The door drew the students towards it like the magnets grabbing up the iron tailings in the labs they’d just completed. Mr. Stocker shook his head in quiet bemusement. Most of these kids had expansive, icy personal bubbles more befitting of polar bears than humans, but when the lunch time bell was approaching, they’d crowd together like fans rushing Taylor Swift for an autograph. He wondered if they were even aware of their proximity, or if they were so singularly focused on getting away from each other as quickly as possible, that they didn’t realize how close they’d allowed themselves to become. They were fascinating creatures - high school students. He’d probably never stop believing that to be true. The bell chimed mechanically through the school’s PA system and the students were sucked out of the room like loose dollar bills in a bank’s vacuum tube system.
Mr. Stocker criss-crossed the room, pushing chairs and desks back into place, and tidying up the labs for the afternoon classes. The lesson was enjoyable. The students were engaged and talkative. They liked being able to visualize the magnetic field lines as the iron filings were pulled through the silicon oil to the sides of the glass cylinders. They played with the placement of the magnets, combining magnets, opposing them across the cylinders, and so on, then they created sketches and then made some hypotheses around other hypothetical magnetic situations.
Mr. Stocker looked forward to seeing what they gleaned from the activity, but even more than that, he wanted to see how Wylder might incorporate what he learned into his newest lyrics. He loved seeing how that boy’s brain worked science ideas into poetry. He thought Wylder might go for the low-hanging fruit and write a love song, or a song about attraction, but he also knew that Wylder could easily take it in a curveball direction and go somewhere he couldn’t imagine. He just hoped to see a trace of his fingerprint on Wylder’s incredible music. Sometimes he wasn’t sure if the lyrics weren’t for him. He knew he’d have to exercise self-control not to obsessively check Wylder’s feeds for new content over the weekend. But he would see him either way. There was the show.
Satisfied with his room’s organization, and with his slideshow presentation reset for the next class, he settled into his desk for lunch. Beneath his Billie Eilish and Final Fantasy XVI posters, he removed his bento box from his computer satchel and placed it on his desk. He turned it around and opened it intently. He was still getting a kick from its stylishness. That was something he loved about working around young people, he could pick up on their trends and stay relevant. The bento boxes were a cool new thing that he was happy to have grabbed onto. In fact, both Krista from 4th period and Jordan from 6th had complimented it at different times when he’d purposefully left it on display on his desk over the last couple of weeks. “That bento box is fire, Mr. S,” Jordan had said. Right now, it was neatly compartmentalizing his grilled chicken from his rice pilaf from his steamed broccoli from his dark chocolate truffle. He pulled his fork from his computer satchel and lightly stabbed a soft piece of broccoli. The broccoli was heading for his lips when the principal, Mrs. Dorsey, rounded the doorframe. Her eyes scanned the room, probably checking for stray students to ensure a private conversation. That was normal.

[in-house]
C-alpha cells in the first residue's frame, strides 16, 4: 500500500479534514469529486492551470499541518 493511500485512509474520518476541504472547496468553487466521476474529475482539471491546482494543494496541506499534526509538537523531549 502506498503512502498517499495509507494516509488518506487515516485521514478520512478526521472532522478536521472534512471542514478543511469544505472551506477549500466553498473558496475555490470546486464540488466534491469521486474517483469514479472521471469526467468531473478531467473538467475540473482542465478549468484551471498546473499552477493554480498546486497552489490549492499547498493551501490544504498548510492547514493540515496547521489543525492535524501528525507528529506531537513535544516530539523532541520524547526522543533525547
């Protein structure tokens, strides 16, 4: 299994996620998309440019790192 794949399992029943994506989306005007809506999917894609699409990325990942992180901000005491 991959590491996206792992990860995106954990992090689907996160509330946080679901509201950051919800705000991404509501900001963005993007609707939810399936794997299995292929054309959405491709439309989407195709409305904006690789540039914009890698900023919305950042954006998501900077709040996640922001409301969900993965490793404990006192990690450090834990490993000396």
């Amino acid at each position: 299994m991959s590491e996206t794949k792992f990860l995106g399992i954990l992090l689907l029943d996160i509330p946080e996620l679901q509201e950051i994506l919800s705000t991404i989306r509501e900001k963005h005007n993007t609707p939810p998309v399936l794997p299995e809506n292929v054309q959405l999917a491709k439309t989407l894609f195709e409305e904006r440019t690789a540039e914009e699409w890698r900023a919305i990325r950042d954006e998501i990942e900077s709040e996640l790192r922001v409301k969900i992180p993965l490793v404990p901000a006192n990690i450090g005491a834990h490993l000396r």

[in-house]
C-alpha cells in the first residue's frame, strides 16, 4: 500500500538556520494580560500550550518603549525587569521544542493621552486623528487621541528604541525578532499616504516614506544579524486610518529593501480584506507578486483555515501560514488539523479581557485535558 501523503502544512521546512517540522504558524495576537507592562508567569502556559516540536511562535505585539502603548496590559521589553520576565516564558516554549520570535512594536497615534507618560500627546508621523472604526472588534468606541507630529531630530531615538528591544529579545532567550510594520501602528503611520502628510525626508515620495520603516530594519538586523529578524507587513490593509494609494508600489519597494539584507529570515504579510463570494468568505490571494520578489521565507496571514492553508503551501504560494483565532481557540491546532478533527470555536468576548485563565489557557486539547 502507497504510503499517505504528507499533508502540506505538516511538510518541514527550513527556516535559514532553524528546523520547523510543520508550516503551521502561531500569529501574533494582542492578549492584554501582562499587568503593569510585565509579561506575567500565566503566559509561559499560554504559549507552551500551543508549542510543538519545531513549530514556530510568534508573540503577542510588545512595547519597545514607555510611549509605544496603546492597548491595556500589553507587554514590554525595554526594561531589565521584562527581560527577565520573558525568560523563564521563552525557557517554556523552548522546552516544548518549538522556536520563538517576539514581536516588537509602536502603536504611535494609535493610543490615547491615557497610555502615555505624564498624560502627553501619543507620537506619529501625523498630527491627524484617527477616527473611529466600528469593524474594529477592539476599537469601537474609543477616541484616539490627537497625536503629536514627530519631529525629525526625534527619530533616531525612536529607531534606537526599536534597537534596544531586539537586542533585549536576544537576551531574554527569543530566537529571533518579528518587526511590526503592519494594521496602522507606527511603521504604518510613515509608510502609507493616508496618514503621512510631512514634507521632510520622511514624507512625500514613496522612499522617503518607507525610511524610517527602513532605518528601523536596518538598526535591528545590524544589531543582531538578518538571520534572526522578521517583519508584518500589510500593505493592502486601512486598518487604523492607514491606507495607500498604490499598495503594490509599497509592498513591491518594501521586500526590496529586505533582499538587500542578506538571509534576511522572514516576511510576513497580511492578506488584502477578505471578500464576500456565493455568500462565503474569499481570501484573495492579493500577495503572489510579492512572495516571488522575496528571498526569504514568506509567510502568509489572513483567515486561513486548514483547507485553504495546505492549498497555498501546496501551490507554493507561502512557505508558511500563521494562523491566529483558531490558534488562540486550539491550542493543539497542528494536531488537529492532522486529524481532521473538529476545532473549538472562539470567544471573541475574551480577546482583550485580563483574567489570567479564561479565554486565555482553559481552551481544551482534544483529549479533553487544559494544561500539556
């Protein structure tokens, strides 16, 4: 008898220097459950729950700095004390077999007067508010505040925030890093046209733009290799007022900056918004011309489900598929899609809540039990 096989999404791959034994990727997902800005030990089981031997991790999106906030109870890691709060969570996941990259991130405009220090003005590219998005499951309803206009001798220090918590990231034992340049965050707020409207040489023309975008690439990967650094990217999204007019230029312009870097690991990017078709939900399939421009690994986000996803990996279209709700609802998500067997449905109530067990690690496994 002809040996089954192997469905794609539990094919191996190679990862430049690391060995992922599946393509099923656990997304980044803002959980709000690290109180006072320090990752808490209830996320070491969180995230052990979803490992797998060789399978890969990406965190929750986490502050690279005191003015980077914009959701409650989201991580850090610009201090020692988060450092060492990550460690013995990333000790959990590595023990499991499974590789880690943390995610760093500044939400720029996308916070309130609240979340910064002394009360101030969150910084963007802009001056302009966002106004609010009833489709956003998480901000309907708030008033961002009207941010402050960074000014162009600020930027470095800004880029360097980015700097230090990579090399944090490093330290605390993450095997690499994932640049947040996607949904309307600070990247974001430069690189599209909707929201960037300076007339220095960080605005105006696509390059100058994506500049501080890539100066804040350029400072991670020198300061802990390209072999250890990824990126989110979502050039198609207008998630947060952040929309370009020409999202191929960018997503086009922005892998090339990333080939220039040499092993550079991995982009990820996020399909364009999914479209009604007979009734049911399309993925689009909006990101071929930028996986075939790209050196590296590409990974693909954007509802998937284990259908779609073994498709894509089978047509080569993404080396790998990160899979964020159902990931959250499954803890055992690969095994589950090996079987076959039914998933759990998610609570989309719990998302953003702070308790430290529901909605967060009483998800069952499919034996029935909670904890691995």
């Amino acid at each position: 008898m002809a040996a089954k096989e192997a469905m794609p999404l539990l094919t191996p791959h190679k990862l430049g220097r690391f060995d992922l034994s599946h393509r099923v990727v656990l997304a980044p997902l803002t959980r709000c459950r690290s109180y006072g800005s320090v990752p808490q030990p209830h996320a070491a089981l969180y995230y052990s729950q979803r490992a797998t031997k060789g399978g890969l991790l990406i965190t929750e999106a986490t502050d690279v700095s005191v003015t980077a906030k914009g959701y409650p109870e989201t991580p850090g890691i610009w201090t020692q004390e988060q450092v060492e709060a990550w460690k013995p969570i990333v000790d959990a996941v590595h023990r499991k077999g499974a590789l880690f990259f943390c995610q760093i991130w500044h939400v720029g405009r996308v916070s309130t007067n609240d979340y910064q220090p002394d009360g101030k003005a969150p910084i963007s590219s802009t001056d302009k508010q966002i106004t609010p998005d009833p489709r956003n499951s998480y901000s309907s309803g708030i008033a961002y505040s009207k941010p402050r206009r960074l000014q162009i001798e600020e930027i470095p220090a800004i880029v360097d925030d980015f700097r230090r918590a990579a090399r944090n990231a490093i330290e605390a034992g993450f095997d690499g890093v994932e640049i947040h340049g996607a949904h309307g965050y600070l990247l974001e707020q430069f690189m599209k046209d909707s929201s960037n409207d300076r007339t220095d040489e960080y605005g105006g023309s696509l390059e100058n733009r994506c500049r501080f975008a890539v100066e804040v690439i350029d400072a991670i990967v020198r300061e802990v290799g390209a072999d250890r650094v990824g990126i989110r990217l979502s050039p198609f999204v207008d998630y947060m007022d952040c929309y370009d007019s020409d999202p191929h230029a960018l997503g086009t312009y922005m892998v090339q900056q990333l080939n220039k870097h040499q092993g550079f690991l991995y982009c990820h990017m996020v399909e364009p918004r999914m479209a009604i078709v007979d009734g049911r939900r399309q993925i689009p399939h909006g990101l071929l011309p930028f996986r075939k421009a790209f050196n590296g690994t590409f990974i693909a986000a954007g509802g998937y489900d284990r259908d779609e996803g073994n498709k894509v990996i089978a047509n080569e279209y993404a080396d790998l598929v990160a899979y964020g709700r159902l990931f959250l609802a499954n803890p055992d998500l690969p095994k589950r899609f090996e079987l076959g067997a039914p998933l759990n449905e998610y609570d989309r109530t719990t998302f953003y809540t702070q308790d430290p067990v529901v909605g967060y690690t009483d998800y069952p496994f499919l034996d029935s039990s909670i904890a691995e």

“Hi, Mr. Stocker. Do you have a few minutes?” she said as she entered the classroom.
“Oh hi, Mrs. Dorsey. Of course. Come on in.” Mr. Stocker set the fork and broccoli down. The fork’s tines and the broccoli’s green head balanced over the broccoli compartment, and the end of the fork’s handle touched down on the desk. He hoped she’d notice his bento box. He sat up a little straighter in his chair and offered the chair on the other side of his desk with his outstretched hand. Mrs. Dorsey did not take the chair across from him, but instead half-sat on a student desk near his teacher desk. This choice left her slightly elevated in comparison to him. “What’s new?” he asked.
“Well, I just had a conversation with Wylder Stevens that was pretty strange, and I thought I’d come chat with you directly.” Mrs. Dorsey began. She kept an upright posture perched on the edge of the desk. Her brown hair was neat and stylish. She wore gray trousers and a maroon blouse with a butterscotch blazer. She looked sharp. He appreciated that she looked classy as a principal. She looked like a boss. He unconsciously pulled on the front of his button up shirt to straighten it up.
“How interesting,” Mr. Stocker said. “He was just in here. What a remarkable guy! Did he like the magnet lab?”
“We didn’t talk about that. And yes, he said he’d just come from your classroom,” she said.
“That’s surprising that he didn’t mention it. I know he loved it. He was very attentive, watching me throughout the lesson. It was a great lesson, by the way.”
“I’m sure it was, Mr. Stocker. Look, that was something Wylder mentioned too. He feels you’re being a little strange about how much eye contact and attention you give him. He feels singled out. That was one thing…” Mrs. Dorsey was interrupted.
“I see. I like to keep my students engaged, but I’ll give him a rest next class.”
“That’s not all, Mr. Stocker. Did you keep a piece of his homework?” Mrs. Dorsey watched Mr. Stocker’s face as she delivered the question.
He raised his eyebrows and nodded slowly once. His eyes darted to his desk drawer then back to her face, “I did. In fact,” he said.
“Wylder said that you returned the same homework to the rest of his classmates, but that you kept his. He said you showed him his result and your written comments - glowing he said - but that you refused to return it to him because you wanted it as a keepsake. He said he hasn’t been getting his homework back for weeks. Is this correct?”